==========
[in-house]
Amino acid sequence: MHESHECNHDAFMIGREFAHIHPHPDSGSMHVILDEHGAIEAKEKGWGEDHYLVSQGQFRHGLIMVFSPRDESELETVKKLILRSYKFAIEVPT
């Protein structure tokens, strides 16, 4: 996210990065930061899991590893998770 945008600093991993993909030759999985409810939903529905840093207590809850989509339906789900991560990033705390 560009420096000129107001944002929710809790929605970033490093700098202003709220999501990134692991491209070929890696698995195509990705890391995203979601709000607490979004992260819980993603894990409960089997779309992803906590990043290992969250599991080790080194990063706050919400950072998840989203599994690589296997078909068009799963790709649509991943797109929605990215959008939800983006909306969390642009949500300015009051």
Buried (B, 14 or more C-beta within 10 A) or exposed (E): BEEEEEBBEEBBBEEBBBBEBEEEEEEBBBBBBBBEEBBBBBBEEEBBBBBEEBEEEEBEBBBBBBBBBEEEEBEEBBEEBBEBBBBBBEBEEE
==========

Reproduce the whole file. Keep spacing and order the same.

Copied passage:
[in-house]
Amino acid sequence: MHESHECNHDAFMIGREFAHIHPHPDSGSMHVILDEHGAIEAKEKGWGEDHYLVSQGQFRHGLIMVFSPRDESELETVKKLILRSYKFAIEVPT
């Protein structure tokens, strides 16, 4: 996210990065930061899991590893998770 945008600093991993993909030759999985409810939903529905840093207590809850989509339906789900991560990033705390 560009420096000129107001944002929710809790929605970033490093700098202003709220999501990134692991491209070929890696698995195509990705890391995203979601709000607490979004992260819980993603894990409960089997779309992803906590990043290992969250599991080790080194990063706050919400950072998840989203599994690589296997078909068009799963790709649509991943797109929605990215959008939800983006909306969390642009949500300015009051």
Buried (B, 14 or more C-beta within 10 A) or exposed (E): BEEEEEBBEEBBBEEBBBBEBEEEEEEBBBBBBBBEEBBBBBBEEEBBBBBEEBEEEEBEBBBBBBBBBEEEEBEEBBEEBBEBBBBBBEBEEE